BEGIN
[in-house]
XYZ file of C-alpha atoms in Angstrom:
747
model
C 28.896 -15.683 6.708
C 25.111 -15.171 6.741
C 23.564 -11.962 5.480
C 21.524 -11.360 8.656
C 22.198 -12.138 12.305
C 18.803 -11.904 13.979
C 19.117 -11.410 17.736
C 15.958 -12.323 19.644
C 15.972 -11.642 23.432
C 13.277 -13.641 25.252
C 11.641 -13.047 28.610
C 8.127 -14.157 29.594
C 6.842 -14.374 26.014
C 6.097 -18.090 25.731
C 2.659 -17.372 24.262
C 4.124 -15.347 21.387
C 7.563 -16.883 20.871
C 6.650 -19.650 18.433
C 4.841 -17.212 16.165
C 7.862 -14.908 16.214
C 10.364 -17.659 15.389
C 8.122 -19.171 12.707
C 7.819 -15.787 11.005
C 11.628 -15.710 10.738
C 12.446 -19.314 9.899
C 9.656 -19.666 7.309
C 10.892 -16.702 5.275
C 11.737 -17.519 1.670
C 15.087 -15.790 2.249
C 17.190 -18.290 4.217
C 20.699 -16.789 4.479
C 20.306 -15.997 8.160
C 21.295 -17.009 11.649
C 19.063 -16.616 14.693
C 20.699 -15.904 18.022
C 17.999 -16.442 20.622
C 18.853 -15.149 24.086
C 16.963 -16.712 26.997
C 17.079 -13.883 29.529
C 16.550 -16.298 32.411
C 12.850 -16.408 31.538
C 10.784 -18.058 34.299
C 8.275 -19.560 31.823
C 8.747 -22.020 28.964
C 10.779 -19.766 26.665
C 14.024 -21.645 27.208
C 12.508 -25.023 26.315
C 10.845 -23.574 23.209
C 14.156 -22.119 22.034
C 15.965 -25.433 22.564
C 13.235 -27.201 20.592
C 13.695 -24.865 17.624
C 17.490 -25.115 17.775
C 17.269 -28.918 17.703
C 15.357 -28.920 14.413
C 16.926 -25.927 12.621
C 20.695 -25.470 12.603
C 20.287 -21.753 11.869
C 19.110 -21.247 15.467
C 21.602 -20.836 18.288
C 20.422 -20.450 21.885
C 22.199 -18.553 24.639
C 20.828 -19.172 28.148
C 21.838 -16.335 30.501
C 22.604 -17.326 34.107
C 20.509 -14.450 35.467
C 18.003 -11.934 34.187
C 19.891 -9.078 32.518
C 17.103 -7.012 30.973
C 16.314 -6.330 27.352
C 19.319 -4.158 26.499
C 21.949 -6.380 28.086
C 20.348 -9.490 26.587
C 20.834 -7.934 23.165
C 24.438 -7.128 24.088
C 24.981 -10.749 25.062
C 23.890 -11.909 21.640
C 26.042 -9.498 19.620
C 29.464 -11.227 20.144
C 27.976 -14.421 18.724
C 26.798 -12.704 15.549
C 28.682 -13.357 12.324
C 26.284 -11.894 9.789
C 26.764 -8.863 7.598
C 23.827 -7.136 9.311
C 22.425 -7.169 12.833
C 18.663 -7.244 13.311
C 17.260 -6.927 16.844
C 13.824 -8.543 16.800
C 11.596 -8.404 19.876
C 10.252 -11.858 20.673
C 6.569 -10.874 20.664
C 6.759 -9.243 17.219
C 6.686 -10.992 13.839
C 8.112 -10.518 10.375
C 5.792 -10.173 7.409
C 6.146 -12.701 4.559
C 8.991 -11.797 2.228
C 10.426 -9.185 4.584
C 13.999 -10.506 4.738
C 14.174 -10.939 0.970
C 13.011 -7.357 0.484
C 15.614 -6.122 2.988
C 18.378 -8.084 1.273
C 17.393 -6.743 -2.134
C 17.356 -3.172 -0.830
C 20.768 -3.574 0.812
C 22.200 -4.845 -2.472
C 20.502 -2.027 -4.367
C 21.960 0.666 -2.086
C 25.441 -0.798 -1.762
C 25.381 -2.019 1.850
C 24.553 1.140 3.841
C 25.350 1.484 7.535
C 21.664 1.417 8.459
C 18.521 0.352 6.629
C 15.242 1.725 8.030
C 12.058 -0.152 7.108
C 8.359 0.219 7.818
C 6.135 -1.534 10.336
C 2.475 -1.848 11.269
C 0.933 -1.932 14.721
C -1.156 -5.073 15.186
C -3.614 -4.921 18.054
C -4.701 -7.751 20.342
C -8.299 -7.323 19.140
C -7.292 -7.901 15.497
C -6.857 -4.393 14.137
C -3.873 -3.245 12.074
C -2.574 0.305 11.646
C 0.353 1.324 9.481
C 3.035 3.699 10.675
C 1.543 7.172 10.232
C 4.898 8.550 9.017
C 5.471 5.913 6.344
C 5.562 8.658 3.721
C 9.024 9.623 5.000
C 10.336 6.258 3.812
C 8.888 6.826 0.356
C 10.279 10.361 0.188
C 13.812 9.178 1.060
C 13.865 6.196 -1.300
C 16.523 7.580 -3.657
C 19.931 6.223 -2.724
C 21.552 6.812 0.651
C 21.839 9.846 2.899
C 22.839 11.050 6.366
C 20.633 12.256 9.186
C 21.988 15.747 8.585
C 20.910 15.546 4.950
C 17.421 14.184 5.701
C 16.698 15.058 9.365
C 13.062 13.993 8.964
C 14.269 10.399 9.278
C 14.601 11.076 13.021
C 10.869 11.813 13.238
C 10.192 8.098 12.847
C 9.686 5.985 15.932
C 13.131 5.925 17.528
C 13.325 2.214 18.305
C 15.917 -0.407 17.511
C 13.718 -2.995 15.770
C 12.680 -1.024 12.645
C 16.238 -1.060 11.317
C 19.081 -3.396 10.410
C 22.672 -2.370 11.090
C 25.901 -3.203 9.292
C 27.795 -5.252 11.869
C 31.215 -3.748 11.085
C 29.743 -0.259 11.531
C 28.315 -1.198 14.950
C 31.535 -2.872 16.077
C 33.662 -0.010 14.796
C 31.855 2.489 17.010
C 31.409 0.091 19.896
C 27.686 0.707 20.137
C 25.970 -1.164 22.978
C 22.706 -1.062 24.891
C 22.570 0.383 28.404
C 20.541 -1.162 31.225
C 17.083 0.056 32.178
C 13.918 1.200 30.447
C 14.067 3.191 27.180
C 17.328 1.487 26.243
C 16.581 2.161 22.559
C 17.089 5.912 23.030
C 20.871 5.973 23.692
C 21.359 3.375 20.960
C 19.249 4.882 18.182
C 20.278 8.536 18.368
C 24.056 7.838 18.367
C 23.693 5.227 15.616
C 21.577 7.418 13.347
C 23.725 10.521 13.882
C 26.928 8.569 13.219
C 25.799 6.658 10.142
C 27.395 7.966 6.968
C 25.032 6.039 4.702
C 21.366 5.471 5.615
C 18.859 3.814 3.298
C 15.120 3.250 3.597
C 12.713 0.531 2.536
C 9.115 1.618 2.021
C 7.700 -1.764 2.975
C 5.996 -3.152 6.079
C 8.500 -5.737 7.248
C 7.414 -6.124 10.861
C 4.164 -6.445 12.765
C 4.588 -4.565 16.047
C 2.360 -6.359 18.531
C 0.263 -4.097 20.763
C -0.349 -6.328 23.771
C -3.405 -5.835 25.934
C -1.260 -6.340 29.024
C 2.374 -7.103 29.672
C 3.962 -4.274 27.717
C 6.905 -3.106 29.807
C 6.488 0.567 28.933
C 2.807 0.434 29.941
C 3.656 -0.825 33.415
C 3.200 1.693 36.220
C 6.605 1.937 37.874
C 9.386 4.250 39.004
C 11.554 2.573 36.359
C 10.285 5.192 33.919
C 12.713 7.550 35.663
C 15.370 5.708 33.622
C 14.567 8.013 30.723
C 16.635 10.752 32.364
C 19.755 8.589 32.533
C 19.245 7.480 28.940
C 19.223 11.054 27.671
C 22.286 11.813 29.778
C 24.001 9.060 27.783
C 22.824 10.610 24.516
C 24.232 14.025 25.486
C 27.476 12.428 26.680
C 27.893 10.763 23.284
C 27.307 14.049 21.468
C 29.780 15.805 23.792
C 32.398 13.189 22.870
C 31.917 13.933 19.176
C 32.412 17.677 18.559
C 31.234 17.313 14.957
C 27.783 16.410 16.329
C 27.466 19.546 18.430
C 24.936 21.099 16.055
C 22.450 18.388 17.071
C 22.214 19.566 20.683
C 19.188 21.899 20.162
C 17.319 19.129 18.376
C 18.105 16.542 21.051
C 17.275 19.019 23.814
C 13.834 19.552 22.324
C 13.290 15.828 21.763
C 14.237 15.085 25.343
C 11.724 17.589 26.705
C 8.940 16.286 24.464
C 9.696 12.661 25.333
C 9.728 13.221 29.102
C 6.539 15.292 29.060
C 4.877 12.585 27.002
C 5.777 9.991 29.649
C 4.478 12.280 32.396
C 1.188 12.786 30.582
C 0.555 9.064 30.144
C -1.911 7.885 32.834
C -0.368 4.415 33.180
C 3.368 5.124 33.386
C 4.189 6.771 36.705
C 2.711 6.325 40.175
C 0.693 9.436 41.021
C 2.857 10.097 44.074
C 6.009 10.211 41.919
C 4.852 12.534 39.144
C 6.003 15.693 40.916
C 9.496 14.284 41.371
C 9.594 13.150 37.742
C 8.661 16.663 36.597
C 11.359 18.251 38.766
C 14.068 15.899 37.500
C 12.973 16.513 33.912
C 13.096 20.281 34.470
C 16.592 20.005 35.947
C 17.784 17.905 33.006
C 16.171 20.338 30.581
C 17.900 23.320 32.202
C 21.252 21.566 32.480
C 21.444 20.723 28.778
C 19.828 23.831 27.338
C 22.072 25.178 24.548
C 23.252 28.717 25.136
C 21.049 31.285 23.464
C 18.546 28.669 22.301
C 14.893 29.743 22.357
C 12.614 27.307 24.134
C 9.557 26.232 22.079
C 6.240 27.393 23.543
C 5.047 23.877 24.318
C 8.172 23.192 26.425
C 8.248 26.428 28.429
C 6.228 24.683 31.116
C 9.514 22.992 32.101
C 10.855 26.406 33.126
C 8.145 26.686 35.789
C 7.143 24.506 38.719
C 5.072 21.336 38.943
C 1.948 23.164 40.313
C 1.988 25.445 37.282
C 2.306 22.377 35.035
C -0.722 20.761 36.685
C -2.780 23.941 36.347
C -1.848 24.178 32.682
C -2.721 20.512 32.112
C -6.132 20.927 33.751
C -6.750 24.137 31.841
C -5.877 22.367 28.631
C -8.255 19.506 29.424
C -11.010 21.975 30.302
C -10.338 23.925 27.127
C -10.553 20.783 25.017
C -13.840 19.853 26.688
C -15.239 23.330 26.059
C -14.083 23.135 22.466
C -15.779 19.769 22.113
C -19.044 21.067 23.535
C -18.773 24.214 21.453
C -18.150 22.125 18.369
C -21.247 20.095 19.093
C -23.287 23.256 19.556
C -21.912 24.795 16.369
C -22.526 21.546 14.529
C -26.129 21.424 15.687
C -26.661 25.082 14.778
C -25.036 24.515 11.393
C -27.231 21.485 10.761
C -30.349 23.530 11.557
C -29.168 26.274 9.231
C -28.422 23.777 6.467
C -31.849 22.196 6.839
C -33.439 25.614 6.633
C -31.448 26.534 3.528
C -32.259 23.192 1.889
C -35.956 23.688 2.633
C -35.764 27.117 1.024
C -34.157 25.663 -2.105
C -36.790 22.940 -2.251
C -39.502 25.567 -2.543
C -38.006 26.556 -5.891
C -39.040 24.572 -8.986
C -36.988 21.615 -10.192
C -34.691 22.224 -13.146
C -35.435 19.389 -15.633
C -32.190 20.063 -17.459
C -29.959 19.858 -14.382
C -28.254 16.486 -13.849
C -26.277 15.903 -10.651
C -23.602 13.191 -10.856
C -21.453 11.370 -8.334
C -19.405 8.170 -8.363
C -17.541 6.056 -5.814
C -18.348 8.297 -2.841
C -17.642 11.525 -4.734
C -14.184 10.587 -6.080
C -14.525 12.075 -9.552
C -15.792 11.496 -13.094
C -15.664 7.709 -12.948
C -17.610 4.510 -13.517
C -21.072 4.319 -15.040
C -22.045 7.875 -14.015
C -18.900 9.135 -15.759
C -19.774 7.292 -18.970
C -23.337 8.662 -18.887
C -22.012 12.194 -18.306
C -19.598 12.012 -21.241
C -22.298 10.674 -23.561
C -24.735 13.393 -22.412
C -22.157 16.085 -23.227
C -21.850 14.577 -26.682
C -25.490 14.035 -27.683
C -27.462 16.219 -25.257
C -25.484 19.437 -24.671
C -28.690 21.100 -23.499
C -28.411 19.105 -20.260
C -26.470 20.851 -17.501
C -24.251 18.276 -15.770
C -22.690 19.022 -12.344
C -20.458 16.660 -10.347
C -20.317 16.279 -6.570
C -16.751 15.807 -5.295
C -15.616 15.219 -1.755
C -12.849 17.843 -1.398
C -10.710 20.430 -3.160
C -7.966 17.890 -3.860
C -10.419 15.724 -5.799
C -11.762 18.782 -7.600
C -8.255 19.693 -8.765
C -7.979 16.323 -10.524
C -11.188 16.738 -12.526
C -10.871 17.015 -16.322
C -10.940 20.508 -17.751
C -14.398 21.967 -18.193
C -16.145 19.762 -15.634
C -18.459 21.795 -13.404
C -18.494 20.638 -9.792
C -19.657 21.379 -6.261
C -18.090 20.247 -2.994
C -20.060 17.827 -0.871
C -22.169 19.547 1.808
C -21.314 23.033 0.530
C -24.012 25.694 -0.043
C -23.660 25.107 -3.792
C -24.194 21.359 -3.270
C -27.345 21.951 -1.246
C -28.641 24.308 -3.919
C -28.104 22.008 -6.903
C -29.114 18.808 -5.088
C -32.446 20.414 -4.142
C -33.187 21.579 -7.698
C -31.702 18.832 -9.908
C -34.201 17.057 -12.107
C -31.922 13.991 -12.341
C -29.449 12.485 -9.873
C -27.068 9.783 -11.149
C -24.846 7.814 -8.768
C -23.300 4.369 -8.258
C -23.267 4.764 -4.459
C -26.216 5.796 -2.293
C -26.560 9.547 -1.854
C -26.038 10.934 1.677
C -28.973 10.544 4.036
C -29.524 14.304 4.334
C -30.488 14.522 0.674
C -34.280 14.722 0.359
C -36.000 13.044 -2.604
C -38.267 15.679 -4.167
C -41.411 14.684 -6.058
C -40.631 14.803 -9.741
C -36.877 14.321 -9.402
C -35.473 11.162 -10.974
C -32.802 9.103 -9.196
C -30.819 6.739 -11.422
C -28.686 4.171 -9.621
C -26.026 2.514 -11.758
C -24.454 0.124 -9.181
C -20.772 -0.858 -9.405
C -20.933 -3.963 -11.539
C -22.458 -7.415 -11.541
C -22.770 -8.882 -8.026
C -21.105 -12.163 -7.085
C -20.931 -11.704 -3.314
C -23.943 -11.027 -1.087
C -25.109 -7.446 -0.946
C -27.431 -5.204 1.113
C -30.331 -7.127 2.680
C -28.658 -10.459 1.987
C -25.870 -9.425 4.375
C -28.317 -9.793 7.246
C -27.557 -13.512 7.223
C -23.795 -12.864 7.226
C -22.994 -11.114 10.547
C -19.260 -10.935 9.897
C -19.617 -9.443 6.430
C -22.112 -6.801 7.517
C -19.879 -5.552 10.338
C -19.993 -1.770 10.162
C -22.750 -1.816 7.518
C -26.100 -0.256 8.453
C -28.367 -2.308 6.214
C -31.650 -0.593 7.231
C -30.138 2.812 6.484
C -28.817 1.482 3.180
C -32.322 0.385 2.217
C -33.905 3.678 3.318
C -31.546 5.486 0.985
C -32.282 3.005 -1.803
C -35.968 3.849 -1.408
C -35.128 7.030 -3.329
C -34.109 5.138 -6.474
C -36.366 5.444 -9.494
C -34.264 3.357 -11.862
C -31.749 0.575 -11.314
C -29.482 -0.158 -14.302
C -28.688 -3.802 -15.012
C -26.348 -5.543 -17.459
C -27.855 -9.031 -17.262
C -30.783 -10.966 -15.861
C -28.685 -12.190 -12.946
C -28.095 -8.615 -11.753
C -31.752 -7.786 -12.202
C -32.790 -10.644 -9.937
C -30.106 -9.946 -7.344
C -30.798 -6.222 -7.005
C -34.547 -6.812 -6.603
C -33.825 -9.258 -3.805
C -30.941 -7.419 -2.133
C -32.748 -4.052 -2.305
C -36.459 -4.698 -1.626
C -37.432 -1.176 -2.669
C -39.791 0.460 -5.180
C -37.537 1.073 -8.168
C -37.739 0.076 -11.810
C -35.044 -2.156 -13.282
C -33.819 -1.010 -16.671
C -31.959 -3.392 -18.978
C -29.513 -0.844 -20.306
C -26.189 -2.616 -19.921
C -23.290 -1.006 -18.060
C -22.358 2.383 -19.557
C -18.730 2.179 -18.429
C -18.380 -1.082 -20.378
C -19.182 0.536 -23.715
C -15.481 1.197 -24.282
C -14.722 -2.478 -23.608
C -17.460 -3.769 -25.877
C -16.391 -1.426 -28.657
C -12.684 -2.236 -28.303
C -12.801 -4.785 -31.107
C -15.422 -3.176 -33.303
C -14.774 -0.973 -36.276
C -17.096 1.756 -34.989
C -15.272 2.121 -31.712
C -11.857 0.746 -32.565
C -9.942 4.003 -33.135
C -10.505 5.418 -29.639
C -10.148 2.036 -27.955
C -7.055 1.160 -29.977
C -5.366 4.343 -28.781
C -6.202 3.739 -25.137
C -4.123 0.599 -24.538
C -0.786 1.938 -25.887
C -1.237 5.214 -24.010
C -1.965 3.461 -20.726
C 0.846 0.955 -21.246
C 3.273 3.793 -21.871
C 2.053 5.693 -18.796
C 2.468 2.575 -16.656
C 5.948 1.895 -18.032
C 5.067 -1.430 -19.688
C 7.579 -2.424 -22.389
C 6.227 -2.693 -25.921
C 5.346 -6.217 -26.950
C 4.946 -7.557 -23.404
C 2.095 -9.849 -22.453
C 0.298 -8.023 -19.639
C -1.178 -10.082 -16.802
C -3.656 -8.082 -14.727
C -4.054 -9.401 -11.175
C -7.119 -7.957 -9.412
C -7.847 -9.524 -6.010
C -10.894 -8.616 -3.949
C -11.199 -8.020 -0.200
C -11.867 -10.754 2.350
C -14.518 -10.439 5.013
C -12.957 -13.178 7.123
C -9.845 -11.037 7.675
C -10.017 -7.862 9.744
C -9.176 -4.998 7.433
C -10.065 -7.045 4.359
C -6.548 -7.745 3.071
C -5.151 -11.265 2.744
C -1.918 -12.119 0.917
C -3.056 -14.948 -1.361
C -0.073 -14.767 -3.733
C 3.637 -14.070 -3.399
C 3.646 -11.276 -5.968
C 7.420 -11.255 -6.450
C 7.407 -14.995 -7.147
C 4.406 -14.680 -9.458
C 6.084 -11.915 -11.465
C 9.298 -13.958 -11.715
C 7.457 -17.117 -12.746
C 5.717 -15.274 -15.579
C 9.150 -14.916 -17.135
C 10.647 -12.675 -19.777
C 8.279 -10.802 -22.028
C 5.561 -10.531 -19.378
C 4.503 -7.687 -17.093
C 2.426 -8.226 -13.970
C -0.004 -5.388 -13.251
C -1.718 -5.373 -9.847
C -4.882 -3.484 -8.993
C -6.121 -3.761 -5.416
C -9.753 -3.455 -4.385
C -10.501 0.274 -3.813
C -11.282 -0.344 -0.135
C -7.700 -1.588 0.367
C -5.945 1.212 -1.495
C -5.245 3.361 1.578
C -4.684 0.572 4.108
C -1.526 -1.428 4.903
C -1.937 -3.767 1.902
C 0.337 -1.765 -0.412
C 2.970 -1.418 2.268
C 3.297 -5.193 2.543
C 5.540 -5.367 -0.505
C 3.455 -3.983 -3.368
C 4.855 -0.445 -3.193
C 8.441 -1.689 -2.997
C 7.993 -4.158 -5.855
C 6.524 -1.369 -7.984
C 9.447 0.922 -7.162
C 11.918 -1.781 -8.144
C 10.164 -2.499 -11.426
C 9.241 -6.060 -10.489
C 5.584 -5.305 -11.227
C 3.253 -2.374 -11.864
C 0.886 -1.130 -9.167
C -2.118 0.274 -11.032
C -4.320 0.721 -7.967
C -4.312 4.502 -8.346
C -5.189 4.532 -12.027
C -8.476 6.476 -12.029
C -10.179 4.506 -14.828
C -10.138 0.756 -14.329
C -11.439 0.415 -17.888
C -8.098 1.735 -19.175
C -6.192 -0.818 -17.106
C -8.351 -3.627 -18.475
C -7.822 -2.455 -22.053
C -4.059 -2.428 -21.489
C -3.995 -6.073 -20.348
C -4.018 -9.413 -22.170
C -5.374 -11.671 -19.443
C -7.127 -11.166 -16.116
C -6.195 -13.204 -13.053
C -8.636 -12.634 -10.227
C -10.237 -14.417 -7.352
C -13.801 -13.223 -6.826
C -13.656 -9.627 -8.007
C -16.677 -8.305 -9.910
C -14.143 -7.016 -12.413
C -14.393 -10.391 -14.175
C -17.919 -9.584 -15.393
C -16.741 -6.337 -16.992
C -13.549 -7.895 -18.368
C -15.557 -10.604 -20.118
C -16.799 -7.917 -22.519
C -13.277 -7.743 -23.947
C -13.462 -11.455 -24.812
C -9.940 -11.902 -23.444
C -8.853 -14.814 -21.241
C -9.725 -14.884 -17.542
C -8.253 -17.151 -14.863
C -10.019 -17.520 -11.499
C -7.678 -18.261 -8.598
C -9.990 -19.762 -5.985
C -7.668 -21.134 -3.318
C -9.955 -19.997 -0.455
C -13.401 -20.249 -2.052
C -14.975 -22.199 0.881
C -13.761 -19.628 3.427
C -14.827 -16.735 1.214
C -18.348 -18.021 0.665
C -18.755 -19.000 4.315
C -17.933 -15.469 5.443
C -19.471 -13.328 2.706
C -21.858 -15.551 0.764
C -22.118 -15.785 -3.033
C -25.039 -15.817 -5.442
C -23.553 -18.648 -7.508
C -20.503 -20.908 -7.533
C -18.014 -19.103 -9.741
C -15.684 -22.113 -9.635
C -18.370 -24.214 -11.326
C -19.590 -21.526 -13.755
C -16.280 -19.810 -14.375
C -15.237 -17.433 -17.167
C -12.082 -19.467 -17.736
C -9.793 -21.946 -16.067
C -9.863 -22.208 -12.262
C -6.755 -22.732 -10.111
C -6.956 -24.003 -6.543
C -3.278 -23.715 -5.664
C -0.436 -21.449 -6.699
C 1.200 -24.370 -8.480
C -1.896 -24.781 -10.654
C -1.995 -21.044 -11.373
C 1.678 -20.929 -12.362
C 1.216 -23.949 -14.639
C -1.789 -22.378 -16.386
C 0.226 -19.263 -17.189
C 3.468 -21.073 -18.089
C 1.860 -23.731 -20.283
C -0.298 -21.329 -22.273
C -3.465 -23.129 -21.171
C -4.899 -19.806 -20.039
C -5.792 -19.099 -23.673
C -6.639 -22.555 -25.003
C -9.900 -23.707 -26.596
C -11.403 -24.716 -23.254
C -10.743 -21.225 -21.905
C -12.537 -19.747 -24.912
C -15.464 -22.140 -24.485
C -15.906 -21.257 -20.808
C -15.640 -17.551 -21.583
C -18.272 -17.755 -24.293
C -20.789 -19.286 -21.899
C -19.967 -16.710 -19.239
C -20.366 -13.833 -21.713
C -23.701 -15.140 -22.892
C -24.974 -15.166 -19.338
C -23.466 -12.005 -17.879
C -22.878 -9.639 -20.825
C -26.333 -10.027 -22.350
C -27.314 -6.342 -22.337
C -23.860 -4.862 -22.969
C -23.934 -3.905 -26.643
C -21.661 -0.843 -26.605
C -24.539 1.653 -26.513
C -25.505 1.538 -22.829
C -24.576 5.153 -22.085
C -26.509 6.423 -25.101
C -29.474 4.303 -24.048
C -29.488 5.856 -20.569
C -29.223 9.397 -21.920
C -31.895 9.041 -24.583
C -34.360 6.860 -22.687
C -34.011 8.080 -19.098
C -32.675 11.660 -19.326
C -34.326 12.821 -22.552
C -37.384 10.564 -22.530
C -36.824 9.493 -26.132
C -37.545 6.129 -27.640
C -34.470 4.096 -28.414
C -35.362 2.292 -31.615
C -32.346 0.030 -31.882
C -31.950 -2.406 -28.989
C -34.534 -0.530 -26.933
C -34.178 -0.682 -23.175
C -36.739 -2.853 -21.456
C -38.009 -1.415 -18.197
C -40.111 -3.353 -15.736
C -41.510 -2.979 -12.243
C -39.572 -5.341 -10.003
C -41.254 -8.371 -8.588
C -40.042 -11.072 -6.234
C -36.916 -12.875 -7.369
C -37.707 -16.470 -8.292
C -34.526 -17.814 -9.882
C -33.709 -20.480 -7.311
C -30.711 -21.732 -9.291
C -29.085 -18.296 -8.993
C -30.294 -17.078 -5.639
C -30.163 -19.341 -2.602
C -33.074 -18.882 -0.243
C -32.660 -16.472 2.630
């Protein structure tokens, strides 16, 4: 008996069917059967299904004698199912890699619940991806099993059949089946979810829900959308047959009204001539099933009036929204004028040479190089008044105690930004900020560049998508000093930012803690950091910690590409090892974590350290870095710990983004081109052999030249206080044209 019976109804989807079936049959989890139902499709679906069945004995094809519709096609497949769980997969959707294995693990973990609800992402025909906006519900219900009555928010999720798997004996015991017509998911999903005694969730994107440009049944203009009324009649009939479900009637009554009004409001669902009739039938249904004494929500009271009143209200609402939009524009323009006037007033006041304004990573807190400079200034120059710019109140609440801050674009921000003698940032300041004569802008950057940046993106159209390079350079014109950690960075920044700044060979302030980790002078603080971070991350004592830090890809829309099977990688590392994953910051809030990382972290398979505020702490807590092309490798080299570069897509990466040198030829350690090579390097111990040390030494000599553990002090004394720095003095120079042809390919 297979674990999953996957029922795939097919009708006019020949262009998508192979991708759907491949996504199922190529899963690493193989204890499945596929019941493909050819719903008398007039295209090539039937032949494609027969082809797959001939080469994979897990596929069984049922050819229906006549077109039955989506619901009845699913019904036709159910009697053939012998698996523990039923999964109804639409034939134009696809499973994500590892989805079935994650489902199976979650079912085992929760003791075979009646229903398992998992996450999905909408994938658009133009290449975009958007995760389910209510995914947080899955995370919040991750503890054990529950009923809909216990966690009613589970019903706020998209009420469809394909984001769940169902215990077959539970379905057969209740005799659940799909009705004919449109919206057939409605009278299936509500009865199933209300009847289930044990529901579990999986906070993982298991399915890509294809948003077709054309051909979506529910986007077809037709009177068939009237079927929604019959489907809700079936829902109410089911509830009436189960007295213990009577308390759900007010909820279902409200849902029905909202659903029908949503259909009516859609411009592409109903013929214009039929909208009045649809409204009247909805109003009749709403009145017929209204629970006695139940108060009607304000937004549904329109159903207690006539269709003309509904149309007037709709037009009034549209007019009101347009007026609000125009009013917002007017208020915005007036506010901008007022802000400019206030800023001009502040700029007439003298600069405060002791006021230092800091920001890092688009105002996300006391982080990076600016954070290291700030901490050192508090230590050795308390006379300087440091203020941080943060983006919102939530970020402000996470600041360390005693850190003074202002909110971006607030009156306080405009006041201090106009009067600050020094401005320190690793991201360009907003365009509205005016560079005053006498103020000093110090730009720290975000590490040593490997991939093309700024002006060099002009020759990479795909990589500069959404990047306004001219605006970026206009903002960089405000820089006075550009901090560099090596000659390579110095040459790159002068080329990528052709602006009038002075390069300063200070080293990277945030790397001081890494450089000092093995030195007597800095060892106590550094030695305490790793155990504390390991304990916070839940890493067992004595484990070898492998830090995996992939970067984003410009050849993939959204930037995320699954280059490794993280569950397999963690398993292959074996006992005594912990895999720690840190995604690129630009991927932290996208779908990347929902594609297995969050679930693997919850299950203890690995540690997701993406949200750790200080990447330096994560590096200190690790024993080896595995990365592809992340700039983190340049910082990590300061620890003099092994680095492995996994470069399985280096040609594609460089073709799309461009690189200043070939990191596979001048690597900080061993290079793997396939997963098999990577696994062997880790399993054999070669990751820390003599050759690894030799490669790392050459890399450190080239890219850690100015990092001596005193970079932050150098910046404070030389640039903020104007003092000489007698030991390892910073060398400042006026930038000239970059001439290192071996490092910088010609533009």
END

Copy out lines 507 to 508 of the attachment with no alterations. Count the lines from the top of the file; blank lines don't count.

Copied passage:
C -35.044 -2.156 -13.282
C -33.819 -1.010 -16.671